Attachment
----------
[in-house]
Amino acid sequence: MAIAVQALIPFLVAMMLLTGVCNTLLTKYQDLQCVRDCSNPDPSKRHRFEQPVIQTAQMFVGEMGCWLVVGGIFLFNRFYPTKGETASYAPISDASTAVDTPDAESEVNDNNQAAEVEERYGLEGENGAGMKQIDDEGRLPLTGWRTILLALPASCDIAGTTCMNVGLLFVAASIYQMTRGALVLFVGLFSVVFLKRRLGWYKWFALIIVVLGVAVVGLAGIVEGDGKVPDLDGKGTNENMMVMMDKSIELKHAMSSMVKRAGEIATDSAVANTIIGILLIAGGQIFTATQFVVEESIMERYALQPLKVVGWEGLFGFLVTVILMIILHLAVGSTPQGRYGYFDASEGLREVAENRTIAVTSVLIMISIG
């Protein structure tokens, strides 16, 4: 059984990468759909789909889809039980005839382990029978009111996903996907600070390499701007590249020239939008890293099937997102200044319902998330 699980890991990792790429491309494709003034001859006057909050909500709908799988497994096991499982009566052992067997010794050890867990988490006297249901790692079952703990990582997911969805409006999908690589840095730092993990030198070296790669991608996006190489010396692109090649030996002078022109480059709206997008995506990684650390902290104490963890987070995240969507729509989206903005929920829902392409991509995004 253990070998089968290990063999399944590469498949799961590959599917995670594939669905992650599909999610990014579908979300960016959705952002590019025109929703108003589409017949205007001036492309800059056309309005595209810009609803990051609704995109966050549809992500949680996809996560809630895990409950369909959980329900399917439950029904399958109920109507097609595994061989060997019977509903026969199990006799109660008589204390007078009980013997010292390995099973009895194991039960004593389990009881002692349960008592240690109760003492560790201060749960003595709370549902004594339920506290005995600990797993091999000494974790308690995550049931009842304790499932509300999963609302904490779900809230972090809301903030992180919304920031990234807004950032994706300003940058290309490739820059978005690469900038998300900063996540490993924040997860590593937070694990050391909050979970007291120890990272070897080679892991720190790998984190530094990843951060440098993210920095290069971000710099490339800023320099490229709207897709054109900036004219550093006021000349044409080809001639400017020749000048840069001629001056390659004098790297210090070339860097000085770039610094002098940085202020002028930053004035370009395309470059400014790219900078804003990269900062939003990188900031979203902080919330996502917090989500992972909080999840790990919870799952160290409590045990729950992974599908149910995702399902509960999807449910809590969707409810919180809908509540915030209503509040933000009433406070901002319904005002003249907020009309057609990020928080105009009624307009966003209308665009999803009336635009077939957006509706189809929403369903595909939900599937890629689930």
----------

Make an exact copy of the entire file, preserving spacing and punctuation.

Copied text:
[in-house]
Amino acid sequence: MAIAVQALIPFLVAMMLLTGVCNTLLTKYQDLQCVRDCSNPDPSKRHRFEQPVIQTAQMFVGEMGCWLVVGGIFLFNRFYPTKGETASYAPISDASTAVDTPDAESEVNDNNQAAEVEERYGLEGENGAGMKQIDDEGRLPLTGWRTILLALPASCDIAGTTCMNVGLLFVAASIYQMTRGALVLFVGLFSVVFLKRRLGWYKWFALIIVVLGVAVVGLAGIVEGDGKVPDLDGKGTNENMMVMMDKSIELKHAMSSMVKRAGEIATDSAVANTIIGILLIAGGQIFTATQFVVEESIMERYALQPLKVVGWEGLFGFLVTVILMIILHLAVGSTPQGRYGYFDASEGLREVAENRTIAVTSVLIMISIG
């Protein structure tokens, strides 16, 4: 059984990468759909789909889809039980005839382990029978009111996903996907600070390499701007590249020239939008890293099937997102200044319902998330 699980890991990792790429491309494709003034001859006057909050909500709908799988497994096991499982009566052992067997010794050890867990988490006297249901790692079952703990990582997911969805409006999908690589840095730092993990030198070296790669991608996006190489010396692109090649030996002078022109480059709206997008995506990684650390902290104490963890987070995240969507729509989206903005929920829902392409991509995004 253990070998089968290990063999399944590469498949799961590959599917995670594939669905992650599909999610990014579908979300960016959705952002590019025109929703108003589409017949205007001036492309800059056309309005595209810009609803990051609704995109966050549809992500949680996809996560809630895990409950369909959980329900399917439950029904399958109920109507097609595994061989060997019977509903026969199990006799109660008589204390007078009980013997010292390995099973009895194991039960004593389990009881002692349960008592240690109760003492560790201060749960003595709370549902004594339920506290005995600990797993091999000494974790308690995550049931009842304790499932509300999963609302904490779900809230972090809301903030992180919304920031990234807004950032994706300003940058290309490739820059978005690469900038998300900063996540490993924040997860590593937070694990050391909050979970007291120890990272070897080679892991720190790998984190530094990843951060440098993210920095290069971000710099490339800023320099490229709207897709054109900036004219550093006021000349044409080809001639400017020749000048840069001629001056390659004098790297210090070339860097000085770039610094002098940085202020002028930053004035370009395309470059400014790219900078804003990269900062939003990188900031979203902080919330996502917090989500992972909080999840790990919870799952160290409590045990729950992974599908149910995702399902509960999807449910809590969707409810919180809908509540915030209503509040933000009433406070901002319904005002003249907020009309057609990020928080105009009624307009966003209308665009999803009336635009077939957006509706189809929403369903595909939900599937890629689930």